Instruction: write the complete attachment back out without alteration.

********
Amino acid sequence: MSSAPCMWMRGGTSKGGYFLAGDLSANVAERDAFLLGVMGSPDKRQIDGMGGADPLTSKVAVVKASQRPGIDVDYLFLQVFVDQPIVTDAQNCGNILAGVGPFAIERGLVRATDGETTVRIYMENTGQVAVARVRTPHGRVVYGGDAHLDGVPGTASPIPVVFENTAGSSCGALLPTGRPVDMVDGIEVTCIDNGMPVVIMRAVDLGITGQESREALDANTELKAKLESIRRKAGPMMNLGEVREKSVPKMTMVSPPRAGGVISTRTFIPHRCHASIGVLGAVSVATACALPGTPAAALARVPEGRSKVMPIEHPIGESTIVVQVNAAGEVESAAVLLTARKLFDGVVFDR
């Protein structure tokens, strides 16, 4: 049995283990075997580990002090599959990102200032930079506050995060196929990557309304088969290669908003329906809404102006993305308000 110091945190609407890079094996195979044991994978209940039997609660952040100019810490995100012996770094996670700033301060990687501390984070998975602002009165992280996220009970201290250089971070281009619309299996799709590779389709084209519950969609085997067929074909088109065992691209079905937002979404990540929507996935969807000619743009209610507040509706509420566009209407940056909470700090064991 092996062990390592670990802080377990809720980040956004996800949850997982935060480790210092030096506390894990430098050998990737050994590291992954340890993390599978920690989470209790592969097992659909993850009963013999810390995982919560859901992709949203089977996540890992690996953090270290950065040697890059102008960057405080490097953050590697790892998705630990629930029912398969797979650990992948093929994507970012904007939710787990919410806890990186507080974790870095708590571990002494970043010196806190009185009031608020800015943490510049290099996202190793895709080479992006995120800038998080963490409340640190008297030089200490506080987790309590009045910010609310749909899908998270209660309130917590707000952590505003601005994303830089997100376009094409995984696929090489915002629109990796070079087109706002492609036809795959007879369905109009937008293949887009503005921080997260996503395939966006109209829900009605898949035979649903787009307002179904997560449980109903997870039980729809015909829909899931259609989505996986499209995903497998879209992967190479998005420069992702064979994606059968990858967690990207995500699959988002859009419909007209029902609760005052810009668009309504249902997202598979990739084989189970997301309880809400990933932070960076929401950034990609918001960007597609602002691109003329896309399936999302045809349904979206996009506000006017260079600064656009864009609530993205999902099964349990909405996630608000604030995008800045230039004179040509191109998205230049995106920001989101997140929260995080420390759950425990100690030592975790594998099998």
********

Amino acid sequence: MSSAPCMWMRGGTSKGGYFLAGDLSANVAERDAFLLGVMGSPDKRQIDGMGGADPLTSKVAVVKASQRPGIDVDYLFLQVFVDQPIVTDAQNCGNILAGVGPFAIERGLVRATDGETTVRIYMENTGQVAVARVRTPHGRVVYGGDAHLDGVPGTASPIPVVFENTAGSSCGALLPTGRPVDMVDGIEVTCIDNGMPVVIMRAVDLGITGQESREALDANTELKAKLESIRRKAGPMMNLGEVREKSVPKMTMVSPPRAGGVISTRTFIPHRCHASIGVLGAVSVATACALPGTPAAALARVPEGRSKVMPIEHPIGESTIVVQVNAAGEVESAAVLLTARKLFDGVVFDR
């Protein structure tokens, strides 16, 4: 049995283990075997580990002090599959990102200032930079506050995060196929990557309304088969290669908003329906809404102006993305308000 110091945190609407890079094996195979044991994978209940039997609660952040100019810490995100012996770094996670700033301060990687501390984070998975602002009165992280996220009970201290250089971070281009619309299996799709590779389709084209519950969609085997067929074909088109065992691209079905937002979404990540929507996935969807000619743009209610507040509706509420566009209407940056909470700090064991 092996062990390592670990802080377990809720980040956004996800949850997982935060480790210092030096506390894990430098050998990737050994590291992954340890993390599978920690989470209790592969097992659909993850009963013999810390995982919560859901992709949203089977996540890992690996953090270290950065040697890059102008960057405080490097953050590697790892998705630990629930029912398969797979650990992948093929994507970012904007939710787990919410806890990186507080974790870095708590571990002494970043010196806190009185009031608020800015943490510049290099996202190793895709080479992006995120800038998080963490409340640190008297030089200490506080987790309590009045910010609310749909899908998270209660309130917590707000952590505003601005994303830089997100376009094409995984696929090489915002629109990796070079087109706002492609036809795959007879369905109009937008293949887009503005921080997260996503395939966006109209829900009605898949035979649903787009307002179904997560449980109903997870039980729809015909829909899931259609989505996986499209995903497998879209992967190479998005420069992702064979994606059968990858967690990207995500699959988002859009419909007209029902609760005052810009668009309504249902997202598979990739084989189970997301309880809400990933932070960076929401950034990609918001960007597609602002691109003329896309399936999302045809349904979206996009506000006017260079600064656009864009609530993205999902099964349990909405996630608000604030995008800045230039004179040509191109998205230049995106920001989101997140929260995080420390759950425990100690030592975790594998099998």